President Bush, Republicans Also Reject Deal on Pro-Life Judges

National   |   Steven Ertelt   |   Apr 27, 2005   |   9:00AM   |   WASHINGTON, DC

President Bush, Republicans Also Reject Deal on Pro-Life Judges Email this article
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by Steven Ertelt Editor
April 27, 2005

Washington, DC ( — In addition to Senate Majority Leader Bill Frist, President Bush and top Senate Republicans have rejected a deal proposed by Senate Democratic Leader Harry Reid that would have pro-life lawmakers drop their bid to change the Senate rules on filibusters in exchange for votes on only a handful of pro-life judges.

White House spokesman Scott McClellan held fast to the president’s view that his judicial nominations for federal appeals and district courts deserve votes.

"Our view is that Senate Democrats need to stop playing politics and give all judicial nominees an up or down vote," he told reporters aboard Air Force One.

Bush advisor Karl Rove, told USA Today on Monday that "we believe that every judicial nominee deserves an up or down vote."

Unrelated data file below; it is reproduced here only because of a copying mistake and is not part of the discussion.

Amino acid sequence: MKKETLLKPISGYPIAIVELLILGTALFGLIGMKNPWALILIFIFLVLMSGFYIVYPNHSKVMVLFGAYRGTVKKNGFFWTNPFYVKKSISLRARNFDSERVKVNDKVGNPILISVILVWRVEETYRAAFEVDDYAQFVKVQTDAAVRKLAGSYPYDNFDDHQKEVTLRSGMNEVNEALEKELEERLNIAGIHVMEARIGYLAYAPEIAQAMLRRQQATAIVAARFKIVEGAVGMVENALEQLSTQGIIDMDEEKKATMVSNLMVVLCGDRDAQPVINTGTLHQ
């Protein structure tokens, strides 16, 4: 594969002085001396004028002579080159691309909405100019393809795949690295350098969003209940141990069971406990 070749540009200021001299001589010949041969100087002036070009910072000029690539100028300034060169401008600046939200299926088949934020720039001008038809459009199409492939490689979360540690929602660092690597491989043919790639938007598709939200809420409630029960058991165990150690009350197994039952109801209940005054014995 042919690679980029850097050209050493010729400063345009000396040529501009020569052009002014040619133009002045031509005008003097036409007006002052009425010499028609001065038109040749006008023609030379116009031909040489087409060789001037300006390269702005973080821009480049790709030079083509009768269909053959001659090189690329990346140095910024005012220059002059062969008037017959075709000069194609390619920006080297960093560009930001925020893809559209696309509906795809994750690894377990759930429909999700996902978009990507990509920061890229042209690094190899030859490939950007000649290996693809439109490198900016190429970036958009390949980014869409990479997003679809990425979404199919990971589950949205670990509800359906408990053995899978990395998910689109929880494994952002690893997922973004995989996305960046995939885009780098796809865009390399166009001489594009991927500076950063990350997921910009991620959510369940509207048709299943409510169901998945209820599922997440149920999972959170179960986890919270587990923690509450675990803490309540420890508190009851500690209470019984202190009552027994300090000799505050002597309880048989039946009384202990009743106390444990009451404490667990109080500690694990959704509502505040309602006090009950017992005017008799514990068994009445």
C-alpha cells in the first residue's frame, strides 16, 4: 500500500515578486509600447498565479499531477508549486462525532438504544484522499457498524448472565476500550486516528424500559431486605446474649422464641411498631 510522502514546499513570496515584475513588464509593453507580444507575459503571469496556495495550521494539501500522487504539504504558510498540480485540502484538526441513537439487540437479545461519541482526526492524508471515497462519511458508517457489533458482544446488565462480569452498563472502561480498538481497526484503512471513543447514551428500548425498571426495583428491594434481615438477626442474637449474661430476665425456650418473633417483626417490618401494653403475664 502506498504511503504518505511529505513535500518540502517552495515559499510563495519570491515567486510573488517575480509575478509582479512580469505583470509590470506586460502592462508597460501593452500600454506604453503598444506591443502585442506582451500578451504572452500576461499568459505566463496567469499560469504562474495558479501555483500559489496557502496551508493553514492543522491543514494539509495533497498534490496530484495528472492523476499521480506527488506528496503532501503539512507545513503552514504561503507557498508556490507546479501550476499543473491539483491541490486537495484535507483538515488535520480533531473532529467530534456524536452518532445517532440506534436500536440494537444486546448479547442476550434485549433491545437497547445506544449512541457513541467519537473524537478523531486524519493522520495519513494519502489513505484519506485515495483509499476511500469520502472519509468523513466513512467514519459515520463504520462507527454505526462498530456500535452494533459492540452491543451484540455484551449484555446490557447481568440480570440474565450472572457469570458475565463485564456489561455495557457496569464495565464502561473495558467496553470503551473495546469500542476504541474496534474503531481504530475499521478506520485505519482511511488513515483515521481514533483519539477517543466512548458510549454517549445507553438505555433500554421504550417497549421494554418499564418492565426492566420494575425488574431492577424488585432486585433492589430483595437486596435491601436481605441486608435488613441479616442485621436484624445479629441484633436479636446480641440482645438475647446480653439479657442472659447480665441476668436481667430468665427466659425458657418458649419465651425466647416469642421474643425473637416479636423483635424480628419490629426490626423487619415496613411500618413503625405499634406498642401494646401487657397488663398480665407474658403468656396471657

Meanwhile, Vice President Dick Cheney met with top Republicans Tuesday for a strategy session.

Though he said he hoped a compromise agreement could be reached, one of the undecided senators, Ohio Sen. George Voinovich, indicated he would vote with Frist to change Senate rules and stop filibusters from being used to block top pro-life judicial picks.

Senate Majority Leader Bill Frist rejected the deal in comments he made on the floor of the Senate Tuesday.

"My goal is to have fair up-and-down votes," Frist said. "Are we going to shift from that principle? The answer to that is no."

"At the end of the day, one will be left standing … the Constitution, which allows up-or-down votes, or the filibuster," Frist added.

Pro-life leaders have been encouraging grassroots pro-life advocates to ask lawmakers to allow votes on all of the president’s nominees.

"We need to let our voice be heard because the outcome of this debate will shape the future of this nation," Family Research Council President Tony Perkins said.